The project was designed to world-class environmental, safety and new, best-practice standards for accessibility to front- and back-of-house areas.

We established new riverside meadow habitat. We re-claimed and re-purposed granite dock edgings for the edge of the River Lea. We procured and planted willow trees that could barely fit on the largest flat-bed lorry. We procured UK grown pollards to re-establish in the river valley, and we set-out the post-Games landscape strategy. We even sneaked in some edible plants (isolated from the contaminated substrata). We fulfilled the late (and visionary) John Hopkins’ dreams.

Thanks to Daf (HED), John and David (ex-HED), and the project team from SRM, Populous, CLM, Buro Happold, KLH Sustainability, Rick’s team at Willerby, and many others.

As a team we handed-over the completed site ahead of programme and to a tight budget… and were nominated for the 2012 Stirling Prize.

… and Art’s plan is the front cover of a book of Olympic Stadia!

Hampton Hill Junior School

Hampton Hill Junior School

When the second of our kids was heading towards secondary age, we were chatting with one of teachers (an allotmenteer) about her burgeoning school kitchen garden. She mentioned a neglected wildlife garden and asked if I could do a quick planting plan for some herbs. Four years later, working alongside the inspirational Mrs Morgan (in a consultancy agreement paid in pick-your-own-summer-holiday strawberries), we had transformed the unloved and overgrown area into a buzzing, wildlife-friendly outdoor classroom with thematic study beds, seating, and mini-meadow, to complement the thriving kitchen garden.

With a regular crew of child labourers (and their parents) at weekends, the garden project grew and the space assumed important new roles: As breakout space for children with special needs, staff chill out, PTA events venue, a science lab and maths workshop. It became home to frogs, newts, toads, bumble bees, stag beetle and cockchafer larvae.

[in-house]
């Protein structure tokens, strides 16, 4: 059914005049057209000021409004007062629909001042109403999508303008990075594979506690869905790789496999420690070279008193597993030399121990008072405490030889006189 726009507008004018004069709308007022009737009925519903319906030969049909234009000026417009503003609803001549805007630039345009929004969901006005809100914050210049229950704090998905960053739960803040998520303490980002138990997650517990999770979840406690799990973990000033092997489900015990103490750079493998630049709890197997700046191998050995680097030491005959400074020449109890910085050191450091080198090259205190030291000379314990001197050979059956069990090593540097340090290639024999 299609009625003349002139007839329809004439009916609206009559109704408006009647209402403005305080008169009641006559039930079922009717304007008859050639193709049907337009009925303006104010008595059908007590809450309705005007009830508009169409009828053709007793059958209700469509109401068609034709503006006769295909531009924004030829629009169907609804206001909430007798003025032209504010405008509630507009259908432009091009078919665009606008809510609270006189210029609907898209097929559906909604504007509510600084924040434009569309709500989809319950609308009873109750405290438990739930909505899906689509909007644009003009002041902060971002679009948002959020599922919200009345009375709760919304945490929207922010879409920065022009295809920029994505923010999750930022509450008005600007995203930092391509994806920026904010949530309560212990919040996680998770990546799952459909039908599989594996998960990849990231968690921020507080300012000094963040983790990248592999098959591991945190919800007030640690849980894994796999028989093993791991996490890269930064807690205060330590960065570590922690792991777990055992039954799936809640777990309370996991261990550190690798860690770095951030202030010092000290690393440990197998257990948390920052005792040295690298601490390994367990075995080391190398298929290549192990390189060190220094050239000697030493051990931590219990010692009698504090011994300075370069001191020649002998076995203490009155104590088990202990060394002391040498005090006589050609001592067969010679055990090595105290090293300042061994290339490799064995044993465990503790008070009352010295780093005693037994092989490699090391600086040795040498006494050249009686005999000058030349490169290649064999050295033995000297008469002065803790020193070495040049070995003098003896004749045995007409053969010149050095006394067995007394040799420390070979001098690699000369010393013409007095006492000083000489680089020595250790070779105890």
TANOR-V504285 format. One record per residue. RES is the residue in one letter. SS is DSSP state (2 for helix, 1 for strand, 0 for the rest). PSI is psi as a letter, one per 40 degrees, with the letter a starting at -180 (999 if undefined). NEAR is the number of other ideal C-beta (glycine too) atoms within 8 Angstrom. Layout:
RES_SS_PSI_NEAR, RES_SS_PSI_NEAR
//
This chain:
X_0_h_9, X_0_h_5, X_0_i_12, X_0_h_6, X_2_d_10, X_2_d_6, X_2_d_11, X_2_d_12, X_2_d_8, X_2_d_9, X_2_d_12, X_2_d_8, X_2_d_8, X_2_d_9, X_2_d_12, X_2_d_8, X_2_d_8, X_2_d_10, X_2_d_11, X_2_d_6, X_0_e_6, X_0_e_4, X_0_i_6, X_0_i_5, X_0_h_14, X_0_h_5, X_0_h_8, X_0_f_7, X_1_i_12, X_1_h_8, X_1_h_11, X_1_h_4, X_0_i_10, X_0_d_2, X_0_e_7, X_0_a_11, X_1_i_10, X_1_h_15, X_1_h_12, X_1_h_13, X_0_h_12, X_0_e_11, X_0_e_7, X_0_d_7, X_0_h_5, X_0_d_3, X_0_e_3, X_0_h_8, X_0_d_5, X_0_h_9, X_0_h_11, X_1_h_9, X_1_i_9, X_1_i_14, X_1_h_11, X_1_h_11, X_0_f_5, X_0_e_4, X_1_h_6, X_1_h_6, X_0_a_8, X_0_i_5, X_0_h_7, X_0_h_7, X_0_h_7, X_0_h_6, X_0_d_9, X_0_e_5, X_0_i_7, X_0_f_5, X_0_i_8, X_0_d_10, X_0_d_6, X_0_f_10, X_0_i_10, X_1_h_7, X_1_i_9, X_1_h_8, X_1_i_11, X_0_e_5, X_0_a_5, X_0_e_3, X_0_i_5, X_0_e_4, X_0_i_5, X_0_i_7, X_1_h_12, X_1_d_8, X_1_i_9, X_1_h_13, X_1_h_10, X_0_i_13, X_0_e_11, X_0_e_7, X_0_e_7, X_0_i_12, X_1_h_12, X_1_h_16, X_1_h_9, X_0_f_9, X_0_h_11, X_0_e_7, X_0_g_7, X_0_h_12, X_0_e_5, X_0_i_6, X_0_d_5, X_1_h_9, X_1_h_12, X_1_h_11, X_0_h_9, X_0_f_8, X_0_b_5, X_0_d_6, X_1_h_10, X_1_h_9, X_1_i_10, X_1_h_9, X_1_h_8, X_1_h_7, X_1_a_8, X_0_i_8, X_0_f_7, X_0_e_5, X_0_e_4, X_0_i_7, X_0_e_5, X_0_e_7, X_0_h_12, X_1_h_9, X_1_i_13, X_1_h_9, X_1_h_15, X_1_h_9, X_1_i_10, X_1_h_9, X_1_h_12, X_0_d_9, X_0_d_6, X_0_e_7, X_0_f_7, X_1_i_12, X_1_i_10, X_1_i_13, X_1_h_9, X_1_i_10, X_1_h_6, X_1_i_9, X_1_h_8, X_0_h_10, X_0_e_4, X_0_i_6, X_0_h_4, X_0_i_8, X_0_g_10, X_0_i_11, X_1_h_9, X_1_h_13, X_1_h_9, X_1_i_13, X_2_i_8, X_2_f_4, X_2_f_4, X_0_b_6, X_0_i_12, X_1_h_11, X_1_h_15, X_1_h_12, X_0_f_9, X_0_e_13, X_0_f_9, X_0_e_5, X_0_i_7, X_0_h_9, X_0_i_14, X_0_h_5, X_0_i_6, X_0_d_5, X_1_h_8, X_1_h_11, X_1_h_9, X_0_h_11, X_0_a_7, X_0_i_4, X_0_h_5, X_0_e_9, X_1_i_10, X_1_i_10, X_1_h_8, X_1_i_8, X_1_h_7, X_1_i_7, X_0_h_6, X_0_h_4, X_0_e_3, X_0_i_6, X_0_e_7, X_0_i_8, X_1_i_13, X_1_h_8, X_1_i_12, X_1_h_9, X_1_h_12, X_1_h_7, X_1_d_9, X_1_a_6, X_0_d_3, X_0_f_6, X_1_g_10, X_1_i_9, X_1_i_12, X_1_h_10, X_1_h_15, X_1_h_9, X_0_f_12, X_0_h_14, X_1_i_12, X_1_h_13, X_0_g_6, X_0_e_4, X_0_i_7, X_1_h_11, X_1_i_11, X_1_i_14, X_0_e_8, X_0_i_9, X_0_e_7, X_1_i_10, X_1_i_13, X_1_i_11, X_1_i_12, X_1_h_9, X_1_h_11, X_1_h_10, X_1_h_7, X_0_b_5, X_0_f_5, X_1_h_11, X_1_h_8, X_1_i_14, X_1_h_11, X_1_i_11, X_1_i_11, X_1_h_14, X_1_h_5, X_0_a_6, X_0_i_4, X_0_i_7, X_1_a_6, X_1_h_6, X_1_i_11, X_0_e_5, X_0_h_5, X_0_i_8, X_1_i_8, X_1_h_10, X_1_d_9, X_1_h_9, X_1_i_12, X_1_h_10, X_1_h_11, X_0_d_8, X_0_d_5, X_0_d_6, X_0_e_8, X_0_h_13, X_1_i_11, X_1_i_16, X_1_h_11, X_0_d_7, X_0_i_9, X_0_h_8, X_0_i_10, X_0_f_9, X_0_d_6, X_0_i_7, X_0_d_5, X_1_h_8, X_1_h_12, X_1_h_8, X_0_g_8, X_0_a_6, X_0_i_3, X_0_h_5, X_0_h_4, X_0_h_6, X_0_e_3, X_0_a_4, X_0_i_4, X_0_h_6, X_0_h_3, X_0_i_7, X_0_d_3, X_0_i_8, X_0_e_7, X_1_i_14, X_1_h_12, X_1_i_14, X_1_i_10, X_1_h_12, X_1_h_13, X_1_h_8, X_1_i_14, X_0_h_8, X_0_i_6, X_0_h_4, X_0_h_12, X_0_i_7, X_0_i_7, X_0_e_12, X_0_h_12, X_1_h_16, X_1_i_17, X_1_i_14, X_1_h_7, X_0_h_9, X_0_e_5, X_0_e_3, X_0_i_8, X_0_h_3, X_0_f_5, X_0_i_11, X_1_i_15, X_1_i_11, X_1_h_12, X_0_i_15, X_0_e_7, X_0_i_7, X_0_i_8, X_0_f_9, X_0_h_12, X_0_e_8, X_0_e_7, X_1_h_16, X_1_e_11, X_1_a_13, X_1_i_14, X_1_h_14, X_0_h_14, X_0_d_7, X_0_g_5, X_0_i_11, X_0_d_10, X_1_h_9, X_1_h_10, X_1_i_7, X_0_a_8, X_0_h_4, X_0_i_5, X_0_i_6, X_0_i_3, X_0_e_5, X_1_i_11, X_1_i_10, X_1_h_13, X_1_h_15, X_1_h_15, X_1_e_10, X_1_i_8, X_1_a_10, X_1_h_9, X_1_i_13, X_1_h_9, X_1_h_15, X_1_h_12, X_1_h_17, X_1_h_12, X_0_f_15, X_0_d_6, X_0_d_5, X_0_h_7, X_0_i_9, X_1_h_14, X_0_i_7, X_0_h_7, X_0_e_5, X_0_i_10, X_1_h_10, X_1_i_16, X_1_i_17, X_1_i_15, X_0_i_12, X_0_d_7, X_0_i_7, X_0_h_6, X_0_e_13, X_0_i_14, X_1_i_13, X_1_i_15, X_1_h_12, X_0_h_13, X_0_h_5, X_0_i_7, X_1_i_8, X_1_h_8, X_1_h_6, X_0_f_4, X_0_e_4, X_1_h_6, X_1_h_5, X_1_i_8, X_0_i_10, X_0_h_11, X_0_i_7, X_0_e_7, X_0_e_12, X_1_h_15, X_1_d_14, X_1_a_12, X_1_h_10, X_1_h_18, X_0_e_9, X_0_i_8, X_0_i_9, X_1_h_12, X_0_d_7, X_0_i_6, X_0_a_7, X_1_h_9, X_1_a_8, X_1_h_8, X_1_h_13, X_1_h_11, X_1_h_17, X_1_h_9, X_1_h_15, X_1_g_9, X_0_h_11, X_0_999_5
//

In 2014 the gardens were commended by the RHS as an exemplar and produce and plants grown and sold at PTA events even meant the gardens became financially sustainable through the ‘austerity era’ financial pressures.

The garden transformed the front entrance to the school and, even more importantly, the outlook from the Head’s office. More fundamentally, it has touched the lives of  countless children, parents and siblings who still come to feed the chickens, pick the strawberries and fish for water snails.

An “Eco-Schools” flag flies proudly in the corner.

Dane End

Dane End

In 2020, we helped King & Co reinvent a former farmyard in Hertfordshire as the ideal setting for 26 new homes and new workshops, nestling among the existing farm buildings on the rural edge of an existing village.

The proposals overlay new with existing heritage, and the landscape strategy plays a strong role in maintaining the characteristic agricultural origins of the site and embedding new and refitted buildings into the peri-rural context.

The rusting remains of disused machinery, vehicles and debris from agriculture and light industry, will give way to an organic combination of workshops and homes, retaining and converting the existing farm buildings, where feasible, into modern terraced homes and workshops.

The development takes a sustainable, “retro-fit first” approach to the site’s existing buildings and heritage, converting two disused dairy sheds into characterful new terraced homes.

New homes of contemporary design, feature materials within the local tradition – brickwork and timber-cladding. They form a series of yards, in a nod to the organic layout of the original farm.

Where we can, we retain the 19th Century walls of the local, large-format “Hitch Brick”, and new walls will add to the original agricultural yards – organising and characterising the development.

Our proposed paving and walling materials, and our strategy for soft landscape take their cues from Hertfordshire’s clay valley-floor landscape. We utilise clay stable-pavers, locally prevalent trees, native hedgerow and grassland species.

Within a nature-rich pocket park, an orchard of Hertfordshire-bred fruit tree varieties is set within local wild-flora to create the habitat for children and wildlife to thrive, in an environment with uniquely tailored local references.

The site’s perimeter restores hedgebanks and swales lost during the 20th Century, to recreate vital corridors to help reconnect local islands of habitat, and replenish the nearby Old Bourne brook.

We focused the walled pocket park around a small, natural play space, which, with its orchard and grasses, flora and seats, will become a nature-filled, green-place for the new community to share with the rest of Dane End.